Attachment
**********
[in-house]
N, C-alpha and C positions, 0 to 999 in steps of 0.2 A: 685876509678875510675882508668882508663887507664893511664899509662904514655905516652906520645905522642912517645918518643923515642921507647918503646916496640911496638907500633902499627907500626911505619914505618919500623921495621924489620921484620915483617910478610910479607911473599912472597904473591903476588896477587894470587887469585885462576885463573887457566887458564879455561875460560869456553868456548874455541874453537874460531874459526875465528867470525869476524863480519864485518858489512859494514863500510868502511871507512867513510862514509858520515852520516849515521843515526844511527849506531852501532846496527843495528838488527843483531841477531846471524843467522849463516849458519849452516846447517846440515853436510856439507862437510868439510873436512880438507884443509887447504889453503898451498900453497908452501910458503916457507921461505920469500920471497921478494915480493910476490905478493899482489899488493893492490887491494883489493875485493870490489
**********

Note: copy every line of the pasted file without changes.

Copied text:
[in-house]
N, C-alpha and C positions, 0 to 999 in steps of 0.2 A: 685876509678875510675882508668882508663887507664893511664899509662904514655905516652906520645905522642912517645918518643923515642921507647918503646916496640911496638907500633902499627907500626911505619914505618919500623921495621924489620921484620915483617910478610910479607911473599912472597904473591903476588896477587894470587887469585885462576885463573887457566887458564879455561875460560869456553868456548874455541874453537874460531874459526875465528867470525869476524863480519864485518858489512859494514863500510868502511871507512867513510862514509858520515852520516849515521843515526844511527849506531852501532846496527843495528838488527843483531841477531846471524843467522849463516849458519849452516846447517846440515853436510856439507862437510868439510873436512880438507884443509887447504889453503898451498900453497908452501910458503916457507921461505920469500920471497921478494915480493910476490905478493899482489899488493893492490887491494883489493875485493870490489